Her artistic research therefore has as an essential reference to the patrimony and visual heritage of the past. However, this artist's intent should not be misconstrued as “sterile reconstruction” or of static “quotationism.” Her ideals and desire are linked to a type of thought that does not identify with history’s radical discords, nor with the concept of artistic reconstruction. The flow of history, the continuity with tradition, the regeneration of images, archetypes and models, follow an etherial trajectory: maxims that survive and re-emerge despite the attempts by many artists to repudiate everything that has been produced before them. Past and present merge, intertwined in an unavoidable mesh. Our time, rediscovered is in debt to what was created by our ancestors, a recognition that those values and images (may) still have meaning.
Patrizia A. Salles, Venus of the Balzi Rossi, 2020
A painting that pays homage to the Venus of the Balzi Rossi, a statuette dating back to the Upper Paleolithic (18,000 BC approximately) - preserved in the Musée des Antiquités Nationales in Saint Germain-en-Laye -, is an ancient symbol of fertility: Patrizia reintroduces this type of image, with an aim to reflect a concept common to many civilizations, namely of woman as a metaphor for mother-earth, as a source of life and nourishment. We can read the work not simply as an allusion to physical regeneration aimed at the continuation of the species - which would be rather trivial. We can however, consider the message as an examination of the prolific side of woman, as a muse from a metaphysical perspective coupled with that of creator — of culture, art, reflection. Woman, for too long under-valued and still obscured in some countries, is the main character of the visual research of our artist: Patrizia aspires to instill courage in all the women of the world who still have to fight to have their rights recognized, her art a powerful means for this noble goal.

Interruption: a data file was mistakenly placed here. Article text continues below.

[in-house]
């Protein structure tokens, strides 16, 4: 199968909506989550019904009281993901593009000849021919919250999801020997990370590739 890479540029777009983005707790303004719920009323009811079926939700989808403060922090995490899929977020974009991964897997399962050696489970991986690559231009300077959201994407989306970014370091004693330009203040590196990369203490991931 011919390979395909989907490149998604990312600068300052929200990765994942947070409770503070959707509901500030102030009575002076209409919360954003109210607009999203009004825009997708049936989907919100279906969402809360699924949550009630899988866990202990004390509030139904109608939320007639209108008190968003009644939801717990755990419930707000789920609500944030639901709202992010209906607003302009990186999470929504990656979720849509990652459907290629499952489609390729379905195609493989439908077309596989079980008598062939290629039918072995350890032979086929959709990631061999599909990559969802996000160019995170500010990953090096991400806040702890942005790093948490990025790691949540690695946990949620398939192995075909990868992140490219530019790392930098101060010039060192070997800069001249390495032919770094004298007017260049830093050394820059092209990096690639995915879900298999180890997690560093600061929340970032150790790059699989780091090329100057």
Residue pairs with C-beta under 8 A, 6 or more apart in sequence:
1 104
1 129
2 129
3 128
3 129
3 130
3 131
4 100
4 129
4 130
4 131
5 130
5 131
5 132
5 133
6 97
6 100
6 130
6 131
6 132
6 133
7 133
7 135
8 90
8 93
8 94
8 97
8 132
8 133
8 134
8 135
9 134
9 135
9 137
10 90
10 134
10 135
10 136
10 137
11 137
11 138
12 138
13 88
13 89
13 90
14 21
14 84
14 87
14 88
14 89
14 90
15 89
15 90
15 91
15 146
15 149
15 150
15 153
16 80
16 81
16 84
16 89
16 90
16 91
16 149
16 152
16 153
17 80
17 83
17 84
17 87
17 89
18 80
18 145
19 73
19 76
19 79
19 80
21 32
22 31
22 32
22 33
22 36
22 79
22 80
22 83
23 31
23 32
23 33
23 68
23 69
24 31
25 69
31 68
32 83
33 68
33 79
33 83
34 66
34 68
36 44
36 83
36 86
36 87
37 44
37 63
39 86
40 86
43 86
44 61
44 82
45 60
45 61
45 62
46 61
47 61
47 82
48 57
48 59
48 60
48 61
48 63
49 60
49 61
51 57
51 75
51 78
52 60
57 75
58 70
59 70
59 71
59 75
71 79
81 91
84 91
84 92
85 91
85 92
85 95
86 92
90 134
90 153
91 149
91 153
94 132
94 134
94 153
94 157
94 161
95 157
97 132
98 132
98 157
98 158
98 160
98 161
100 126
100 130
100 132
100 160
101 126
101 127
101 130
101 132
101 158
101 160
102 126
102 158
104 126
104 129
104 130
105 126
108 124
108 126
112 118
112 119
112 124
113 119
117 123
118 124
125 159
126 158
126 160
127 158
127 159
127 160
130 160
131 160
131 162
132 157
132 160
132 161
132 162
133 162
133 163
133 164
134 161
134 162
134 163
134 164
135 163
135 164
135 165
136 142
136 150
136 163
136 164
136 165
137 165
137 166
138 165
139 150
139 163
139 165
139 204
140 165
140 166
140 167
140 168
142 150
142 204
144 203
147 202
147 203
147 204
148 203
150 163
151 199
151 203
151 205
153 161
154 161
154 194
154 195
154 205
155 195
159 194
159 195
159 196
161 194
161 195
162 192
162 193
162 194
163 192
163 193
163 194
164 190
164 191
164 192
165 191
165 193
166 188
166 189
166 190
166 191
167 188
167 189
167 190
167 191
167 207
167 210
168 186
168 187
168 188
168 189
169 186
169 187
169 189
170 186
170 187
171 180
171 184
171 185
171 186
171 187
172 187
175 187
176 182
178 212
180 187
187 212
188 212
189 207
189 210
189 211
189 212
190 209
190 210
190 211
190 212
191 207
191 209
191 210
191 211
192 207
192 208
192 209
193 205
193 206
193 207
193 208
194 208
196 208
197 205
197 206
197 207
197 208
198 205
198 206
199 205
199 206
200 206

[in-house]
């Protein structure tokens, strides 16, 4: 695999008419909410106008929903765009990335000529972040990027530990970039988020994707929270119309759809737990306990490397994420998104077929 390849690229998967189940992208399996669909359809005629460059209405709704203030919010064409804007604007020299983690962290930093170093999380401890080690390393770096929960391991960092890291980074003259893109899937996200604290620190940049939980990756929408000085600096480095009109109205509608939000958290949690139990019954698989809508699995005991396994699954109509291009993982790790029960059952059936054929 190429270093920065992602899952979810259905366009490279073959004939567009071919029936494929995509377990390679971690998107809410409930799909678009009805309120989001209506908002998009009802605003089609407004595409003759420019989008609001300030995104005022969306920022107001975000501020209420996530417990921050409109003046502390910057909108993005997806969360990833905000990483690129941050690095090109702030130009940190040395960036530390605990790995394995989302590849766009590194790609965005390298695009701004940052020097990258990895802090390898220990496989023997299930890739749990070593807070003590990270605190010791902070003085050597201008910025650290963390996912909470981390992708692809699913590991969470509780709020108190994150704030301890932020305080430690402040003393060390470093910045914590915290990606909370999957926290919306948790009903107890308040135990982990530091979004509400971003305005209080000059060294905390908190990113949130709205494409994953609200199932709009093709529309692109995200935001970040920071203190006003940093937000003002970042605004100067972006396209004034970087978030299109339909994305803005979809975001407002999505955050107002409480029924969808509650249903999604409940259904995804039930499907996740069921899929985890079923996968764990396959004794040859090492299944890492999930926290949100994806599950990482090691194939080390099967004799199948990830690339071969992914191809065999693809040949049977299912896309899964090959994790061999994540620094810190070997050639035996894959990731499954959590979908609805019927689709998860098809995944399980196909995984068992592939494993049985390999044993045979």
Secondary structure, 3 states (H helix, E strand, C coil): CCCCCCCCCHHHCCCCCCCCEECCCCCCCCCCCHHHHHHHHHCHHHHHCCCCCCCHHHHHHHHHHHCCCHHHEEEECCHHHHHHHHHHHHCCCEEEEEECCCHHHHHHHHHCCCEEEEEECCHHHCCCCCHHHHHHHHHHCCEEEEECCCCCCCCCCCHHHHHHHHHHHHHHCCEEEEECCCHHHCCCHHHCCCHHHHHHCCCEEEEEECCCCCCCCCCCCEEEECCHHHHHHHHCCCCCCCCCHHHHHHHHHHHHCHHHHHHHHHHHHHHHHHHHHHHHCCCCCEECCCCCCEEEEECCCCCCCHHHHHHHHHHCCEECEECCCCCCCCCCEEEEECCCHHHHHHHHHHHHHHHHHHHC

Patrizia A. Salles, Genius Loki, 2018
The thirst for experimentation led the artist to work not only in the field of painting and sculpture, but also in the creation of vases and mosaics: Patrizia perfected the latter technique in Venice. An intriguing example is certainly the Lillith Vase: it is black, as it alludes to Lillith, a nocturnal creature from the Akkadian myth of ancient Iraq, also absorbed in Jewish tradition. In this work Patrizia speaks of woman. In fact Lillith embodies the feminine principle in particular the negative side in connection with sin, however the artist has probably chosen this subject to visualize a nineteenth-century interpretation: Lillith as the dark side of woman, which actually translates into rebellion, in opposition to the constraints imposed by the male world. On a technical level, it should be noted that the vase was fired following a typical Caribbean procedure, whereby the ceramic base was placed in an open pit with coconut shells. It is an amalgamation: in Patrizia's research, variegated cultural elements merge, different traditions and technical methods becoming intertwined.